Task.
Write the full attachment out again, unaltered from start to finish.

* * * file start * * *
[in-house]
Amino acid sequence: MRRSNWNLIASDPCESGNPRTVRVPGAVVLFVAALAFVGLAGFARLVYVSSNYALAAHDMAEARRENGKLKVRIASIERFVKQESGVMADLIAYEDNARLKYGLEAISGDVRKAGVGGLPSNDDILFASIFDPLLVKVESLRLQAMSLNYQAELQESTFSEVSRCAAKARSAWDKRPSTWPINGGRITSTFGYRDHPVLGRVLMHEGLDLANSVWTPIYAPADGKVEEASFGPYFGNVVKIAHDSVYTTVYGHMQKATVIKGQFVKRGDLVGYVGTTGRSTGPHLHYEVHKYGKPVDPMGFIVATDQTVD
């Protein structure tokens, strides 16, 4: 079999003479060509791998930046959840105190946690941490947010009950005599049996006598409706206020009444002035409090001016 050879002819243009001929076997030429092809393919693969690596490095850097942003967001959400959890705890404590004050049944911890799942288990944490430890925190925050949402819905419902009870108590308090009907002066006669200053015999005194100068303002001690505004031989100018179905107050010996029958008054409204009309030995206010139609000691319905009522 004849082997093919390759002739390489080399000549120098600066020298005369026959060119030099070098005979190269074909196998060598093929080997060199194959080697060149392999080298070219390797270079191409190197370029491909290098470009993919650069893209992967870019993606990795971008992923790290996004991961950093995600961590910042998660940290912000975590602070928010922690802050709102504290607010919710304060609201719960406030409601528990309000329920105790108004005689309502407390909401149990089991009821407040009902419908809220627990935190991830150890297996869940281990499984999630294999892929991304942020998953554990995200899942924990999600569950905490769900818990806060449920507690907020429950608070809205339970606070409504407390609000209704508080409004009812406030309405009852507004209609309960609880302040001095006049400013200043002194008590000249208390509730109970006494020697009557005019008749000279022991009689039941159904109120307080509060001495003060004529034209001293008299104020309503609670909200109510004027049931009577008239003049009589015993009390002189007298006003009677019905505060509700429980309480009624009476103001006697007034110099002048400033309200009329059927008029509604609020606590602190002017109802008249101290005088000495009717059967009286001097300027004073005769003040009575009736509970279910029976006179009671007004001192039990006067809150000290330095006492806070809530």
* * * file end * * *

[in-house]
Amino acid sequence: MRRSNWNLIASDPCESGNPRTVRVPGAVVLFVAALAFVGLAGFARLVYVSSNYALAAHDMAEARRENGKLKVRIASIERFVKQESGVMADLIAYEDNARLKYGLEAISGDVRKAGVGGLPSNDDILFASIFDPLLVKVESLRLQAMSLNYQAELQESTFSEVSRCAAKARSAWDKRPSTWPINGGRITSTFGYRDHPVLGRVLMHEGLDLANSVWTPIYAPADGKVEEASFGPYFGNVVKIAHDSVYTTVYGHMQKATVIKGQFVKRGDLVGYVGTTGRSTGPHLHYEVHKYGKPVDPMGFIVATDQTVD
């Protein structure tokens, strides 16, 4: 079999003479060509791998930046959840105190946690941490947010009950005599049996006598409706206020009444002035409090001016 050879002819243009001929076997030429092809393919693969690596490095850097942003967001959400959890705890404590004050049944911890799942288990944490430890925190925050949402819905419902009870108590308090009907002066006669200053015999005194100068303002001690505004031989100018179905107050010996029958008054409204009309030995206010139609000691319905009522 004849082997093919390759002739390489080399000549120098600066020298005369026959060119030099070098005979190269074909196998060598093929080997060199194959080697060149392999080298070219390797270079191409190197370029491909290098470009993919650069893209992967870019993606990795971008992923790290996004991961950093995600961590910042998660940290912000975590602070928010922690802050709102504290607010919710304060609201719960406030409601528990309000329920105790108004005689309502407390909401149990089991009821407040009902419908809220627990935190991830150890297996869940281990499984999630294999892929991304942020998953554990995200899942924990999600569950905490769900818990806060449920507690907020429950608070809205339970606070409504407390609000209704508080409004009812406030309405009852507004209609309960609880302040001095006049400013200043002194008590000249208390509730109970006494020697009557005019008749000279022991009689039941159904109120307080509060001495003060004529034209001293008299104020309503609670909200109510004027049931009577008239003049009589015993009390002189007298006003009677019905505060509700429980309480009624009476103001006697007034110099002048400033309200009329059927008029509604609020606590602190002017109802008249101290005088000495009717059967009286001097300027004073005769003040009575009736509970279910029976006179009671007004001192039990006067809150000290330095006492806070809530």